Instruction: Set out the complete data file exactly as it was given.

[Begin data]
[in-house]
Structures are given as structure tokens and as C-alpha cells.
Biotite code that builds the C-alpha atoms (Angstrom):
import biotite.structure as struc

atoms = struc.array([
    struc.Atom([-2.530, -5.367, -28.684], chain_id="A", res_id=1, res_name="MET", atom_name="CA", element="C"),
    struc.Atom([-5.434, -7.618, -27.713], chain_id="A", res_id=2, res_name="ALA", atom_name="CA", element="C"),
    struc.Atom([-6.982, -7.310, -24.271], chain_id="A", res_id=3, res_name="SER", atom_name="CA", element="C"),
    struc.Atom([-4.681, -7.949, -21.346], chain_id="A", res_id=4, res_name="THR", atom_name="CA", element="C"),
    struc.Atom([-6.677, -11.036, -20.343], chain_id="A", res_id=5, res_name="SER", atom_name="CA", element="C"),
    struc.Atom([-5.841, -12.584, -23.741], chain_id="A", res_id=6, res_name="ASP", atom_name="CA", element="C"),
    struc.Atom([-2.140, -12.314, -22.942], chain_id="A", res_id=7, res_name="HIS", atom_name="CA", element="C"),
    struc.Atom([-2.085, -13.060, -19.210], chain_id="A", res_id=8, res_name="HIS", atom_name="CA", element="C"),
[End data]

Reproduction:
[in-house]
Structures are given as structure tokens and as C-alpha cells.
Biotite code that builds the C-alpha atoms (Angstrom):
import biotite.structure as struc

atoms = struc.array([
    struc.Atom([-2.530, -5.367, -28.684], chain_id="A", res_id=1, res_name="MET", atom_name="CA", element="C"),
    struc.Atom([-5.434, -7.618, -27.713], chain_id="A", res_id=2, res_name="ALA", atom_name="CA", element="C"),
    struc.Atom([-6.982, -7.310, -24.271], chain_id="A", res_id=3, res_name="SER", atom_name="CA", element="C"),
    struc.Atom([-4.681, -7.949, -21.346], chain_id="A", res_id=4, res_name="THR", atom_name="CA", element="C"),
    struc.Atom([-6.677, -11.036, -20.343], chain_id="A", res_id=5, res_name="SER", atom_name="CA", element="C"),
    struc.Atom([-5.841, -12.584, -23.741], chain_id="A", res_id=6, res_name="ASP", atom_name="CA", element="C"),
    struc.Atom([-2.140, -12.314, -22.942], chain_id="A", res_id=7, res_name="HIS", atom_name="CA", element="C"),
    struc.Atom([-2.085, -13.060, -19.210], chain_id="A", res_id=8, res_name="HIS", atom_name="CA", element="C"),